Reliability (Cronbach’s Alpha) - Gradescope’s Reliability score is calculated using the Cronbach’s Alpha equation. Reliability can be used to measure the likelihood that an assignment’s achieved grades reflect your students’ subject knowledge. A score between 0 and 1 is displayed after evaluating all student answers to all questions within the assignment.
A score indicating assignment reliability typically falls above 0.5.

Don’t worry if your assignment did not achieve a perfect score of 1; research and publication level exams aim for a reliability score of 0.8.

Want to improve your reliability score? There are a few things you can consider to improve assignment reliability.

  • Cover a range of topics on the assignment subject
  • Increase the number of questions
  • Use a variety of question types
  • Review the discriminatory score for each of your assignment’s questions on the Item Analysis page.

Standard Deviation

Standard deviation (STD DEV) illustrates how individual students' grades vary compared to the assignment's average.

  • Lower STD DEV - Students have achieved very similar scores. If shown on a graph, the grades would appear in a cluster near the assignment’s recorded mean.
  • Higher STD DEV - Student grades are widely varied. If shown on a graph, the grades would be spread between the lowest and highest achieved grade.

Standard Error of Measurement

Standard error (SEM) assesses an assignment’s precision. Calculated using the standard deviation, the STD error is used to determine the student's highest and lowest hypothetical grade by adding and subtracting its value from their achieved grade.

A student’s hypothetical grade range is an estimation of results if the student were to repeatedly take the assignment. A higher STD error, causing higher hypothetical grade range, could mean that the assignment is less accurate in portraying student knowledge.

For example, if the STD error was 3.0 and the student achieved a score of 60; the student’s hypothetical grades would range from 57 to 63.

Item Analysis Report

The item analysis report provides a breakdown of how your students answered each question as well as investigatory insights into each question’s discriminatory score.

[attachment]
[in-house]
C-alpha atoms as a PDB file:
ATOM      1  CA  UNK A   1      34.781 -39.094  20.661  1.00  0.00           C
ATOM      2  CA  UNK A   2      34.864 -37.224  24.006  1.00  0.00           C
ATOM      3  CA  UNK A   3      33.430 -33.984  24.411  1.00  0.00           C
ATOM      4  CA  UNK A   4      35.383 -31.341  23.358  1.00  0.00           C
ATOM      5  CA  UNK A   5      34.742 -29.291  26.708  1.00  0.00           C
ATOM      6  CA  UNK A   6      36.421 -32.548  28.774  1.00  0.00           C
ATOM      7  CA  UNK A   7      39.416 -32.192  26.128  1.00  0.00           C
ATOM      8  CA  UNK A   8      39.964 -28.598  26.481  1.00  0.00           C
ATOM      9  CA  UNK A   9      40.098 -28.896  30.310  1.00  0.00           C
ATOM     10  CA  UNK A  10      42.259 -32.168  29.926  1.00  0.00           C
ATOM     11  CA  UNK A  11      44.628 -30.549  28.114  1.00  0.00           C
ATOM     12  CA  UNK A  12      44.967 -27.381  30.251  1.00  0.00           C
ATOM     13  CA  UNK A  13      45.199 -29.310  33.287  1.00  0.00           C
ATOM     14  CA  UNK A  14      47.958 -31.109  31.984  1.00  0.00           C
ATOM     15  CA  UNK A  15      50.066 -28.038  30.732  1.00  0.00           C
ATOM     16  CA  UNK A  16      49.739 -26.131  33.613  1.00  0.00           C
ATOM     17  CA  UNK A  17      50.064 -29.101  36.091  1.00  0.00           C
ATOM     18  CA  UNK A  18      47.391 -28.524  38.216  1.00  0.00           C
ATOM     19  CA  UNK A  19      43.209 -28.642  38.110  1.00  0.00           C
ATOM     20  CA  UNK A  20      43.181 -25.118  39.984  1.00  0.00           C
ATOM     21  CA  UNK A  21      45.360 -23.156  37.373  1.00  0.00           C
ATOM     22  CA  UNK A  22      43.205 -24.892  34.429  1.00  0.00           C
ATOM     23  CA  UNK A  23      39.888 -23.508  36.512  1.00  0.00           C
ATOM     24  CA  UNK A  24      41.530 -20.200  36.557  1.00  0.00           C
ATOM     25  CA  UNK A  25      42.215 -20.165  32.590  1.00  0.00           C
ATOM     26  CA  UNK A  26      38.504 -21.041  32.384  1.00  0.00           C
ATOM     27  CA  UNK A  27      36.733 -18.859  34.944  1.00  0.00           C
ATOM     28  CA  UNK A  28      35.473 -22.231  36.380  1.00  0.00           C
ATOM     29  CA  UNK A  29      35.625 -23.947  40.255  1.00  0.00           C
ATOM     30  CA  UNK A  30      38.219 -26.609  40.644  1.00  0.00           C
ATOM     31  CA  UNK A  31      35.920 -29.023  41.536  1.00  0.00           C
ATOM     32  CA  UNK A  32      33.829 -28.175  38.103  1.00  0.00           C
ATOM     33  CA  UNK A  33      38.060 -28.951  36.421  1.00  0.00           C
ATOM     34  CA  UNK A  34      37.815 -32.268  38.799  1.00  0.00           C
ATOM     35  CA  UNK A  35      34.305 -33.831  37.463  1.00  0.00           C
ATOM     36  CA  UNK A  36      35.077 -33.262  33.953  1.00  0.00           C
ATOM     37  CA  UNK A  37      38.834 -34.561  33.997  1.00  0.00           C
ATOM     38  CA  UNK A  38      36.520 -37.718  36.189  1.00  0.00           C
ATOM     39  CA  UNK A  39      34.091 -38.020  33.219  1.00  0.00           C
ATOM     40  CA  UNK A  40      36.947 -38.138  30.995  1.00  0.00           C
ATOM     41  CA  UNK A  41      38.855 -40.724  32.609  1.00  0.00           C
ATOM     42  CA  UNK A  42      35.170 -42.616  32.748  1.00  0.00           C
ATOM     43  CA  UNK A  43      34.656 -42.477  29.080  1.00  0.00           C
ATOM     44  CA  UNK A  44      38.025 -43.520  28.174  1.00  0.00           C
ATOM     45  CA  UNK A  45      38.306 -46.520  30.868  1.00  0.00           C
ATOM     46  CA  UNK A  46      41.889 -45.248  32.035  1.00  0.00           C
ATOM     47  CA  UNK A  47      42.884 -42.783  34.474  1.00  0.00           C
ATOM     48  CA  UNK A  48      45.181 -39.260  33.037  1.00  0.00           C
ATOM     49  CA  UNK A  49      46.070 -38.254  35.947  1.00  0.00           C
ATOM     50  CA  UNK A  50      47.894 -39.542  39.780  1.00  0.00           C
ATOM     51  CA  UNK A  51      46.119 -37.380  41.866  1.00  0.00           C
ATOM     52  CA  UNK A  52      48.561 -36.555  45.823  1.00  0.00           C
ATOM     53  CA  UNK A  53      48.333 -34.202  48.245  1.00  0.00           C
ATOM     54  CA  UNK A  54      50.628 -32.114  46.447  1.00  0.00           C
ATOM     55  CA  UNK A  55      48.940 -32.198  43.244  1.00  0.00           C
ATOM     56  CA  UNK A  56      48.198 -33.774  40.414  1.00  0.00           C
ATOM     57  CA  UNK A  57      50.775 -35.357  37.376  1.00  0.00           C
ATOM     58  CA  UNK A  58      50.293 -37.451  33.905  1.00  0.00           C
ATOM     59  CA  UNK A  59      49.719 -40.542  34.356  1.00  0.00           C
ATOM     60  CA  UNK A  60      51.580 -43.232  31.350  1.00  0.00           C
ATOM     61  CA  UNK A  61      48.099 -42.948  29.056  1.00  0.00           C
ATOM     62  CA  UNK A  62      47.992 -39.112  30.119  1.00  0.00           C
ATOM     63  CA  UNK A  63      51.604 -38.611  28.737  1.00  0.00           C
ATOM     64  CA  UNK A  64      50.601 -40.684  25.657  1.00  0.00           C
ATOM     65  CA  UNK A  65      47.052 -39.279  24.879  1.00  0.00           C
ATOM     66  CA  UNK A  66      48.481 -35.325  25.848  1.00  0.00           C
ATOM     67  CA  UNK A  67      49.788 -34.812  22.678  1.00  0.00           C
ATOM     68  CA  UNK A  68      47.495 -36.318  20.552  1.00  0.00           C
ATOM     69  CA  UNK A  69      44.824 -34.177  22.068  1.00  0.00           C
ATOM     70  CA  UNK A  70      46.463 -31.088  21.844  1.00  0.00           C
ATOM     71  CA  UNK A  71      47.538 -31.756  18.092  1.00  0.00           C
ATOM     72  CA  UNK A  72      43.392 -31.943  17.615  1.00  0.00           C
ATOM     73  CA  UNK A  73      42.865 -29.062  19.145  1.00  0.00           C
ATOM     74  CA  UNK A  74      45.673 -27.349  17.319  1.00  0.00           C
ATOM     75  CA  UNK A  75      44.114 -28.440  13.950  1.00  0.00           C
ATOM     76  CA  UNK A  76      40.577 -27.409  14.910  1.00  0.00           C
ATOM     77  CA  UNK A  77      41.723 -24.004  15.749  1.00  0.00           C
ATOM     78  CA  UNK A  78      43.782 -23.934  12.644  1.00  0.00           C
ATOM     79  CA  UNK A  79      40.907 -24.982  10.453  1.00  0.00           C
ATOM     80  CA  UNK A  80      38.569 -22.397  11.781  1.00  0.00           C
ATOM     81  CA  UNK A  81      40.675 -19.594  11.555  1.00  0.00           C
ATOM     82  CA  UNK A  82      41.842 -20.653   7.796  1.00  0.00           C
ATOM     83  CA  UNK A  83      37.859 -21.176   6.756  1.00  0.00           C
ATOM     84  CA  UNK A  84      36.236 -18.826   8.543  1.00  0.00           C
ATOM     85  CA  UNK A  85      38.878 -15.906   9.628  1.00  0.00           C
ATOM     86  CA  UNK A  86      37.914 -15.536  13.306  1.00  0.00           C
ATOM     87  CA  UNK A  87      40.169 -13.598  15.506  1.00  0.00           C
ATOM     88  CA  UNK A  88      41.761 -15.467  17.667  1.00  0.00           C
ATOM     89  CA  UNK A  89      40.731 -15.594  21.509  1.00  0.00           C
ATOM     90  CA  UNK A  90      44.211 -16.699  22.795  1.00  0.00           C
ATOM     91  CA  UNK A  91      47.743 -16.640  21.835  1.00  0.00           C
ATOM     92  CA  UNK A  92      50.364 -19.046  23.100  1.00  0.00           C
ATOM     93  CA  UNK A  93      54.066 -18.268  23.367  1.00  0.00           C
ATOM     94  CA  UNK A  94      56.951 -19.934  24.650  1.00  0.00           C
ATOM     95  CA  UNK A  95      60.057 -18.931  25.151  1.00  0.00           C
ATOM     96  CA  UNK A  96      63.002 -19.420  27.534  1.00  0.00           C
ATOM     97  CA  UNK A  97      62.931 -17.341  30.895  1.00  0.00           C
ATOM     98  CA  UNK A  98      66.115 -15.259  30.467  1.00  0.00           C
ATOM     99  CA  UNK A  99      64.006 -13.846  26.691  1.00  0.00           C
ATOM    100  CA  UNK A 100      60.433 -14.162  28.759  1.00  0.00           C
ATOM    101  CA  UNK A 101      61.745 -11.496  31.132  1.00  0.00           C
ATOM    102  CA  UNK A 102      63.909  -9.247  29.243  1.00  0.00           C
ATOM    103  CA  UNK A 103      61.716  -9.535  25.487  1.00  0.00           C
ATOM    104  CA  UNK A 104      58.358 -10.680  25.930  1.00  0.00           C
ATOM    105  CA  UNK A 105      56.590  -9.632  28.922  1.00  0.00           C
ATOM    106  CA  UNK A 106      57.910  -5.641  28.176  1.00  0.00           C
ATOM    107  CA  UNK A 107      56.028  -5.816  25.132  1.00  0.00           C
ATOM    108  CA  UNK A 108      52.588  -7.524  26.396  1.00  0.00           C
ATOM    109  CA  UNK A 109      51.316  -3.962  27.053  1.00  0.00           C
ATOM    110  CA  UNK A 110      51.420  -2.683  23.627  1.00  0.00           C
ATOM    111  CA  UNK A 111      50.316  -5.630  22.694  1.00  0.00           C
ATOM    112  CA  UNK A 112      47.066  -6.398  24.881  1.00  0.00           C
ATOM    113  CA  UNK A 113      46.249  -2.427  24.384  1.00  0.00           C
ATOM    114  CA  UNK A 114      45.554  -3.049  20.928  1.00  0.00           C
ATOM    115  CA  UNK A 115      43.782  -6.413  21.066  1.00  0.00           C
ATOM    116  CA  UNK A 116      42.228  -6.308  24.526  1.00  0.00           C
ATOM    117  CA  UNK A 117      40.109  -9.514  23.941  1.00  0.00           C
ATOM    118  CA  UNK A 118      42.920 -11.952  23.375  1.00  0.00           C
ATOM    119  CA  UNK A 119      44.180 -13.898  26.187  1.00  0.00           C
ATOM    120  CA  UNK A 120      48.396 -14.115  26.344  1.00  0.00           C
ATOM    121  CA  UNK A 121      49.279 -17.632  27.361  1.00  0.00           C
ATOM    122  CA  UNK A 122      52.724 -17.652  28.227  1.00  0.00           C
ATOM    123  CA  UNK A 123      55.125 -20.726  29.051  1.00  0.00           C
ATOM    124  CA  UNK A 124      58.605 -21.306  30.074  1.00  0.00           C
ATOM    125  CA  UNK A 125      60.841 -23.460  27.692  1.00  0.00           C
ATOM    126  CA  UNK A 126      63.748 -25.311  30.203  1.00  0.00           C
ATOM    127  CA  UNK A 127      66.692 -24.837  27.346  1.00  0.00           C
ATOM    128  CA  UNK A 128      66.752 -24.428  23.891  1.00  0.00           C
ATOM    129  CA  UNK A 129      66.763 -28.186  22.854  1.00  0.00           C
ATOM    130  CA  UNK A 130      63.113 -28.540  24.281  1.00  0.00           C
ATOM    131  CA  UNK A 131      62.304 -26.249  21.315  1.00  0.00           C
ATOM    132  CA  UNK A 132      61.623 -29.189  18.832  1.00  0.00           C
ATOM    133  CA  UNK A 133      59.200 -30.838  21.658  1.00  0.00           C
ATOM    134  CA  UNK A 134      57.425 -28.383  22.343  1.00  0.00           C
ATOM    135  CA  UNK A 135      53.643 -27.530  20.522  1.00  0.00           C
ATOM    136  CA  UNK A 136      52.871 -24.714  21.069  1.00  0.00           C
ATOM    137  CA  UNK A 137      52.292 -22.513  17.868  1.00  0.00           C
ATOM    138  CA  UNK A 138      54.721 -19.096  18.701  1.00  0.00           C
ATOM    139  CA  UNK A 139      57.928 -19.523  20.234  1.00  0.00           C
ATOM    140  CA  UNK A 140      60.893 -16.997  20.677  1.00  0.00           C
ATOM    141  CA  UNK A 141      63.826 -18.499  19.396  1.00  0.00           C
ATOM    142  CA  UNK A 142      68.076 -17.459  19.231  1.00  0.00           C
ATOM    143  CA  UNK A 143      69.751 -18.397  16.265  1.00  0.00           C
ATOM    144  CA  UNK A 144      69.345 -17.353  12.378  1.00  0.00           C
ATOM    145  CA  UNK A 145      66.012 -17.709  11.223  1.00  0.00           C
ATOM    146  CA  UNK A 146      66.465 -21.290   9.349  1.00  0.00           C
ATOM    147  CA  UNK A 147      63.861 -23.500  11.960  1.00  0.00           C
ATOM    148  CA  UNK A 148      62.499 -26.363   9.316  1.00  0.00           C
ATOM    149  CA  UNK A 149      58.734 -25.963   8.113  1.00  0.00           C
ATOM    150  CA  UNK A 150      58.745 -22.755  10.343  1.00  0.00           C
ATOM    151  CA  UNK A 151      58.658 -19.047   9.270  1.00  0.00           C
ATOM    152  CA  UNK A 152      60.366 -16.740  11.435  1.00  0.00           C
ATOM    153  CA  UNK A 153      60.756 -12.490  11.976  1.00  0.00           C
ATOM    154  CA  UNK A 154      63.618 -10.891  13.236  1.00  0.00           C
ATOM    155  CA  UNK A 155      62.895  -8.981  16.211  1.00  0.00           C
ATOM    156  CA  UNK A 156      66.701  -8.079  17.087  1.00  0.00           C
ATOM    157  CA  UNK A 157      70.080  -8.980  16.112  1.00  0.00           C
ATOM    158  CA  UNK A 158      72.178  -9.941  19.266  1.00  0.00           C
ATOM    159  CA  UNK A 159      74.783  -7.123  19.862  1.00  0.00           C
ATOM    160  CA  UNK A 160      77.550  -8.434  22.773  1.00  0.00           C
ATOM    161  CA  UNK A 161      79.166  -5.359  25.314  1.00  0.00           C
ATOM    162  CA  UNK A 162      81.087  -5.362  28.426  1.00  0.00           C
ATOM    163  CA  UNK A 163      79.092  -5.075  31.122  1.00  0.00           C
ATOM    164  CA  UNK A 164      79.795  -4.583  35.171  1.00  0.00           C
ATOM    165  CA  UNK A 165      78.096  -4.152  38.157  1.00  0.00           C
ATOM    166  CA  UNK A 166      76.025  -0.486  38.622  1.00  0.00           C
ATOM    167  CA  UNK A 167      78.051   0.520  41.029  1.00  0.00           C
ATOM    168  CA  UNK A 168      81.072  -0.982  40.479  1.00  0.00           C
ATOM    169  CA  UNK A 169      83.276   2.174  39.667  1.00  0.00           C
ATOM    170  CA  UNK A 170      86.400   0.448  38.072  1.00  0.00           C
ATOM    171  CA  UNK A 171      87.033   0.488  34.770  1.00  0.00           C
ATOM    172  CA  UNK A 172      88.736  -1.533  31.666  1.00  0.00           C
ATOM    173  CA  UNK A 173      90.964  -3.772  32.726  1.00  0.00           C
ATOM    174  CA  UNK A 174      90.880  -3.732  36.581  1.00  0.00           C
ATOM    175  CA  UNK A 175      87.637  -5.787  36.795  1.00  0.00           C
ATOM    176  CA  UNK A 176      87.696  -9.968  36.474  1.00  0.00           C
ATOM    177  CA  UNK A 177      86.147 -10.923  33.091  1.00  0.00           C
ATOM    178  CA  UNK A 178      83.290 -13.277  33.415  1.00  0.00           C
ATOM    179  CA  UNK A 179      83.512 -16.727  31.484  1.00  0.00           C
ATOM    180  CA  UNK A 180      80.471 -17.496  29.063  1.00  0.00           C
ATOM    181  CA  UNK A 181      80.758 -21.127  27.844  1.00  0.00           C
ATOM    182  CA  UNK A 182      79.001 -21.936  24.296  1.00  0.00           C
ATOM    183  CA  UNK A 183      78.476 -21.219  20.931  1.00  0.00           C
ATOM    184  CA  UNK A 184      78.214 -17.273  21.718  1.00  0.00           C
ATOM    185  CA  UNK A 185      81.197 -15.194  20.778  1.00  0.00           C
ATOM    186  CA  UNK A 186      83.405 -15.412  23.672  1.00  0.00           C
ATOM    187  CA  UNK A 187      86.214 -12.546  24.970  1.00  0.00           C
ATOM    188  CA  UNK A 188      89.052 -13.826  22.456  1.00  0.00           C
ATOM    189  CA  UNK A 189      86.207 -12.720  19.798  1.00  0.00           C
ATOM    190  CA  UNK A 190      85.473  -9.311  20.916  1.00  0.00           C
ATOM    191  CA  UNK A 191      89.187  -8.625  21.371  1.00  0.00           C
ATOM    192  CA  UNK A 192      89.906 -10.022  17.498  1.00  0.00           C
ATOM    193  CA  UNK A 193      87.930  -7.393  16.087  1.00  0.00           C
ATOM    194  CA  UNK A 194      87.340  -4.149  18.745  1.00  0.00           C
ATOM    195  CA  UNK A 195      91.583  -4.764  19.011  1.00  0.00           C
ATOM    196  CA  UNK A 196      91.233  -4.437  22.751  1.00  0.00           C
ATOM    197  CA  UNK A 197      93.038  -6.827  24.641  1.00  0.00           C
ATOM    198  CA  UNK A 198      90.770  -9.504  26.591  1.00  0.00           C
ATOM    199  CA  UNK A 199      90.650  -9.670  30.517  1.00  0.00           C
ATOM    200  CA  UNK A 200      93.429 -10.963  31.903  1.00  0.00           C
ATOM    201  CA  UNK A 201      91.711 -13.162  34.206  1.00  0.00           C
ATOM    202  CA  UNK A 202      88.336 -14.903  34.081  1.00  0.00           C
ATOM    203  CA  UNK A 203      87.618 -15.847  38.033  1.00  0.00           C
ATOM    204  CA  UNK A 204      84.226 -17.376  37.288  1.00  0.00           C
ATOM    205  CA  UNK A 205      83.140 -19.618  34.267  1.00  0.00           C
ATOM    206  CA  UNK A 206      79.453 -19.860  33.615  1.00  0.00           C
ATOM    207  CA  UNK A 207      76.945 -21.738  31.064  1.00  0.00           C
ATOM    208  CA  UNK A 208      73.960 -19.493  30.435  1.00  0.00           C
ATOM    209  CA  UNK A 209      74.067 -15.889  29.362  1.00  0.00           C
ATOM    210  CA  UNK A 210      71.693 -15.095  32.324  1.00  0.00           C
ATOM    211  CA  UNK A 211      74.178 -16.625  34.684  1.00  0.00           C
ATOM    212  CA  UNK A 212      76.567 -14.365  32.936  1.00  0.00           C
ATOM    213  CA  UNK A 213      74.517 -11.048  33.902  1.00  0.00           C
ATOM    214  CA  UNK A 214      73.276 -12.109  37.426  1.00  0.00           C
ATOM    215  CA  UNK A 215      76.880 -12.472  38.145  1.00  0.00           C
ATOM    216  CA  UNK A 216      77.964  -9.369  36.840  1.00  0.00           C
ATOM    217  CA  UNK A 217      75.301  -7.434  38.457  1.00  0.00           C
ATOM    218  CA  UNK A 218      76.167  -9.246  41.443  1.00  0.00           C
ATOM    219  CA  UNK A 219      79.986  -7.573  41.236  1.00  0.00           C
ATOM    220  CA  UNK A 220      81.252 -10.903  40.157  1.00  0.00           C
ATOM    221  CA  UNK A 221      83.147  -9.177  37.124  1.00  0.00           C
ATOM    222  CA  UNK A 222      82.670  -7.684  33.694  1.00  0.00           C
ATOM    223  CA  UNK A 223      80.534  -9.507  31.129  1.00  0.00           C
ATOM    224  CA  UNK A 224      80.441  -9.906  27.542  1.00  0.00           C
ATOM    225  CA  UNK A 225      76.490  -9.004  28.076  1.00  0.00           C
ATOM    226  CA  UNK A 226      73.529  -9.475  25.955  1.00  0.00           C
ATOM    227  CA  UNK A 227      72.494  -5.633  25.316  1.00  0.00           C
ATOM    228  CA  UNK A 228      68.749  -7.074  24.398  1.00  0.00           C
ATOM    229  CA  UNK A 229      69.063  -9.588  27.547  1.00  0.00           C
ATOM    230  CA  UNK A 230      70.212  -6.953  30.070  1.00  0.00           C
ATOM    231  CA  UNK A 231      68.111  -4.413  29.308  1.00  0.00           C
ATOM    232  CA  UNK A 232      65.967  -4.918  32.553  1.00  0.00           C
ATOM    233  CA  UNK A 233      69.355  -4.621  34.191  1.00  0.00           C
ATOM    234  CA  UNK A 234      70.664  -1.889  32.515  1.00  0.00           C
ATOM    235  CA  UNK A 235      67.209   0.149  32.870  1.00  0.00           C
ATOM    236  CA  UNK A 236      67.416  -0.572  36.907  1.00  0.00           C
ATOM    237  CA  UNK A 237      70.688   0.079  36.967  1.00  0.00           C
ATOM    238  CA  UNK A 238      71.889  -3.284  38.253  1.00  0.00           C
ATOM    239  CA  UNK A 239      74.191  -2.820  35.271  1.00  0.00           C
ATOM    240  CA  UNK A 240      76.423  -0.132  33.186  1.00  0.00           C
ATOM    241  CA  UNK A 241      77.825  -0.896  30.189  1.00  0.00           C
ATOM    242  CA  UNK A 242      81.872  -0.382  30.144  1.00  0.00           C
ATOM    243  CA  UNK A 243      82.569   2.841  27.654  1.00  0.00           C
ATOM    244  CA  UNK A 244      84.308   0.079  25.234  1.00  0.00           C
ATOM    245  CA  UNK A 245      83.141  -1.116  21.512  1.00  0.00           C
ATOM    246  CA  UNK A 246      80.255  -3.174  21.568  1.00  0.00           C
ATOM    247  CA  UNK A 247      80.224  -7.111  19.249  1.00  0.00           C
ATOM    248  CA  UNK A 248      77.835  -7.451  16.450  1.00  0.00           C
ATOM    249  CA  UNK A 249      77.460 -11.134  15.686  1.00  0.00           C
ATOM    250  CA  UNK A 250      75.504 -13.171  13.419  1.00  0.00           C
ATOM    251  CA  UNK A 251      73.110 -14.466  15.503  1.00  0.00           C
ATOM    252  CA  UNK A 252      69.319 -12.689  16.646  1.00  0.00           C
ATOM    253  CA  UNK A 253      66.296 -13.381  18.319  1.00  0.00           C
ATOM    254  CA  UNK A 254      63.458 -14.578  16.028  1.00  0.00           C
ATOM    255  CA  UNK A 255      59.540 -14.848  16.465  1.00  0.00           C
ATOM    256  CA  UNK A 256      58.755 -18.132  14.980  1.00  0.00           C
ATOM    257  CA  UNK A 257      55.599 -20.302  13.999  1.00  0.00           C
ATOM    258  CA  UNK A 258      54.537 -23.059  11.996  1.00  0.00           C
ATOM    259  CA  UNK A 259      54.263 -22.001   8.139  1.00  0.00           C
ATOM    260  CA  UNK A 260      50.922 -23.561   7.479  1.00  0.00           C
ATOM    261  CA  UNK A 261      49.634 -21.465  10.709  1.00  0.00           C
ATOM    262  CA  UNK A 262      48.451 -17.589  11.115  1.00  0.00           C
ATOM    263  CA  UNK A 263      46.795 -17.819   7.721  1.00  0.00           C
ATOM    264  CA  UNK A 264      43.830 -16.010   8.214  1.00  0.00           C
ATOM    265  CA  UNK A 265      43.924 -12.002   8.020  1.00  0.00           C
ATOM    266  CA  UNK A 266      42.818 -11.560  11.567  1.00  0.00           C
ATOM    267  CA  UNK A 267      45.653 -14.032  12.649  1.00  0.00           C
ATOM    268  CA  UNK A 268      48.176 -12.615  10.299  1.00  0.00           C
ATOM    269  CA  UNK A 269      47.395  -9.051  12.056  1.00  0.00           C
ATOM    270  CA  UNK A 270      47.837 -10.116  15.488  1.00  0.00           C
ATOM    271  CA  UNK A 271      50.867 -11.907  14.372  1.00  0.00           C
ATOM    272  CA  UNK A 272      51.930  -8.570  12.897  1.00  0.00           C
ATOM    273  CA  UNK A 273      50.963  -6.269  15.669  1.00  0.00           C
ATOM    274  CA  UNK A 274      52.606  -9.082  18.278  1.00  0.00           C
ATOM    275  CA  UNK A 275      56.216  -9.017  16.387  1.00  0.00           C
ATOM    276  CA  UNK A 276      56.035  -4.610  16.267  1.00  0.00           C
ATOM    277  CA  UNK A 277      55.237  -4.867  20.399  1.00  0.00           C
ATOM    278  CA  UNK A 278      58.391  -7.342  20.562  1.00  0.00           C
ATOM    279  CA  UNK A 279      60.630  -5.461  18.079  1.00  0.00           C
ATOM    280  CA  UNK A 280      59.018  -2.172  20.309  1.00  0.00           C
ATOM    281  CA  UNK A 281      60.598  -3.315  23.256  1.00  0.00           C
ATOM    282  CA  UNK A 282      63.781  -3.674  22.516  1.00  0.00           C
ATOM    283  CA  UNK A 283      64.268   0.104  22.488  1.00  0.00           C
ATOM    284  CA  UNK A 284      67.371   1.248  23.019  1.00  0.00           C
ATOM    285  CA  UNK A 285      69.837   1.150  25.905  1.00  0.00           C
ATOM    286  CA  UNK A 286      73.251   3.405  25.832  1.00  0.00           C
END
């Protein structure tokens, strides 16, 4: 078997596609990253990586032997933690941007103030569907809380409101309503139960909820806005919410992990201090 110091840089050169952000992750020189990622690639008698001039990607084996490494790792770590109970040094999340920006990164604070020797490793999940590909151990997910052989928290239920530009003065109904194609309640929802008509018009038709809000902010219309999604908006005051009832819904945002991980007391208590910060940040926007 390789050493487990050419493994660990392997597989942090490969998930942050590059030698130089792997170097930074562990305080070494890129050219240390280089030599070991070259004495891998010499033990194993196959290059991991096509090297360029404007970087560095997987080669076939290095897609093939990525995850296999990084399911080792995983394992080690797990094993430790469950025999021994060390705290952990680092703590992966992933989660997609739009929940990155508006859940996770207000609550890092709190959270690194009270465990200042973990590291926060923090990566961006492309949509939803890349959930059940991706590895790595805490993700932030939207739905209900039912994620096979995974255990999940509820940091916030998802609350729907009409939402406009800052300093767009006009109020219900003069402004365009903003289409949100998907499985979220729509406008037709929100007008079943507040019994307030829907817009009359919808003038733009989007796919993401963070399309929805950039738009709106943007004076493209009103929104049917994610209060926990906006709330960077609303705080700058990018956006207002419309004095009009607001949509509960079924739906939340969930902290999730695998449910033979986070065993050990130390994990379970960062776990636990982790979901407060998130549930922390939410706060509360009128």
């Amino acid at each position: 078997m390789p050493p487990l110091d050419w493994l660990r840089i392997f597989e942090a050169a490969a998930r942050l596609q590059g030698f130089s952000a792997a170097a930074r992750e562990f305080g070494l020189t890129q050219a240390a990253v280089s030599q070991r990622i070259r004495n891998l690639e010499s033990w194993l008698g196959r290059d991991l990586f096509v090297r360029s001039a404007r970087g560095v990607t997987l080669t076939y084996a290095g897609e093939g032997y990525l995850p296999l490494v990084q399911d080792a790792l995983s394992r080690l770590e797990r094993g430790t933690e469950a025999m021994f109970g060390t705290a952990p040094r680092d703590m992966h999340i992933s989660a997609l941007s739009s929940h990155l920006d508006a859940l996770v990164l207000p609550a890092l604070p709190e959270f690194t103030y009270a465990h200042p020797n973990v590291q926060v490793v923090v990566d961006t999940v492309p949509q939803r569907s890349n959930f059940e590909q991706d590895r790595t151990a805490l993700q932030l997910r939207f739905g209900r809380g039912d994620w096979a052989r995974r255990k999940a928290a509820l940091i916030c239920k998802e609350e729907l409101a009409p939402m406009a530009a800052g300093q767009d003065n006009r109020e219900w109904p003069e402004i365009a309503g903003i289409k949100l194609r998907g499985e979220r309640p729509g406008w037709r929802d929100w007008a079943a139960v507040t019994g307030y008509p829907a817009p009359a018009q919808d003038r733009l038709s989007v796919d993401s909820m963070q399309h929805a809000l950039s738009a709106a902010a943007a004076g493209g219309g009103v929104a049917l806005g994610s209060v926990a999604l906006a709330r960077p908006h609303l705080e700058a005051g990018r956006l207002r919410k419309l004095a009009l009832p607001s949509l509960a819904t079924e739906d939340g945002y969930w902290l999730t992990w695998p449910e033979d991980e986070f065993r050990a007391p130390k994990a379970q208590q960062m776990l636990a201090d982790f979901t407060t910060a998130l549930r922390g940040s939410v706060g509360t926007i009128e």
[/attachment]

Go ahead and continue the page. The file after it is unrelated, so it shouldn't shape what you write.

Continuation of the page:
Each question is listed along with every potential answer for that question. The percentage of students that selected each answer is provided. The percentages shown in green highlight that question’s correct answer; any percentages shown in red indicate that more students selected an incorrect answer than the correct one.



Discriminatory score

The discriminatory score uses the point-biserial correlation coefficient to calculate the correlation between students answering a question correctly and their overall assignment score. Any questions receiving a discriminatory score below 0.2 will be automatically flagged in the insights panel.

Scores below 0.20 indicate that a question may not accurately distinguish between your high-performing and low-performing students. This could be due to:

  • the question is too easy or too difficult.
  • the wording of the question may be difficult to understand or misleading.

If any questions receive either 100% or 0% correct responses, a discriminatory score cannot be calculated and a value of N/A will be shown.

Insights panel

The insights panel automatically flags any questions that have received a discriminatory score below 0.20.

Select a flagged question to investigate its question difficulty. The question difficulty is determined by the percentage of students that answered it correctly.

  • Hard - less than 50%
  • Medium - 50%-84%
  • Easy - 85%-100%

To provide further insight into the question’s difficulty, we have provided data on how the top and bottom scoring 27% of students from that assignment have performed on that question.


After investigating the provided insights into the flagged question, you can access the question’s rubric or the assignment’s answer key to make any adjustments.